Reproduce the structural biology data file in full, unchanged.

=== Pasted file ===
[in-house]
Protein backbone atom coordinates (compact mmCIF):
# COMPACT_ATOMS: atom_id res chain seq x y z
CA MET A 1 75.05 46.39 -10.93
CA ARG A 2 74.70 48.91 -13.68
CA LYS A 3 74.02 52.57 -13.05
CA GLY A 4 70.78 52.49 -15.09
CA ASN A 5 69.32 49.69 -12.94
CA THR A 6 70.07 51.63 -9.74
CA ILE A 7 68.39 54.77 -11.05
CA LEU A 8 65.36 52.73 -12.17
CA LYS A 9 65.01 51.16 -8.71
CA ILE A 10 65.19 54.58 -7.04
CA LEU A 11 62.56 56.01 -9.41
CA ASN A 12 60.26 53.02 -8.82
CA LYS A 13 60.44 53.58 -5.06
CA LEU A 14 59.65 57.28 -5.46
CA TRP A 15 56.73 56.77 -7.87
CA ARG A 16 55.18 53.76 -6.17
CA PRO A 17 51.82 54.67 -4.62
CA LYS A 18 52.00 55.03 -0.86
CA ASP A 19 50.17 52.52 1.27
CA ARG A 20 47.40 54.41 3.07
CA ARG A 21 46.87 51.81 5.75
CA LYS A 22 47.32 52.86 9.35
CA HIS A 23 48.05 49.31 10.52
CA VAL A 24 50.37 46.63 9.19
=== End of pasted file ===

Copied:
[in-house]
Protein backbone atom coordinates (compact mmCIF):
# COMPACT_ATOMS: atom_id res chain seq x y z
CA MET A 1 75.05 46.39 -10.93
CA ARG A 2 74.70 48.91 -13.68
CA LYS A 3 74.02 52.57 -13.05
CA GLY A 4 70.78 52.49 -15.09
CA ASN A 5 69.32 49.69 -12.94
CA THR A 6 70.07 51.63 -9.74
CA ILE A 7 68.39 54.77 -11.05
CA LEU A 8 65.36 52.73 -12.17
CA LYS A 9 65.01 51.16 -8.71
CA ILE A 10 65.19 54.58 -7.04
CA LEU A 11 62.56 56.01 -9.41
CA ASN A 12 60.26 53.02 -8.82
CA LYS A 13 60.44 53.58 -5.06
CA LEU A 14 59.65 57.28 -5.46
CA TRP A 15 56.73 56.77 -7.87
CA ARG A 16 55.18 53.76 -6.17
CA PRO A 17 51.82 54.67 -4.62
CA LYS A 18 52.00 55.03 -0.86
CA ASP A 19 50.17 52.52 1.27
CA ARG A 20 47.40 54.41 3.07
CA ARG A 21 46.87 51.81 5.75
CA LYS A 22 47.32 52.86 9.35
CA HIS A 23 48.05 49.31 10.52
CA VAL A 24 50.37 46.63 9.19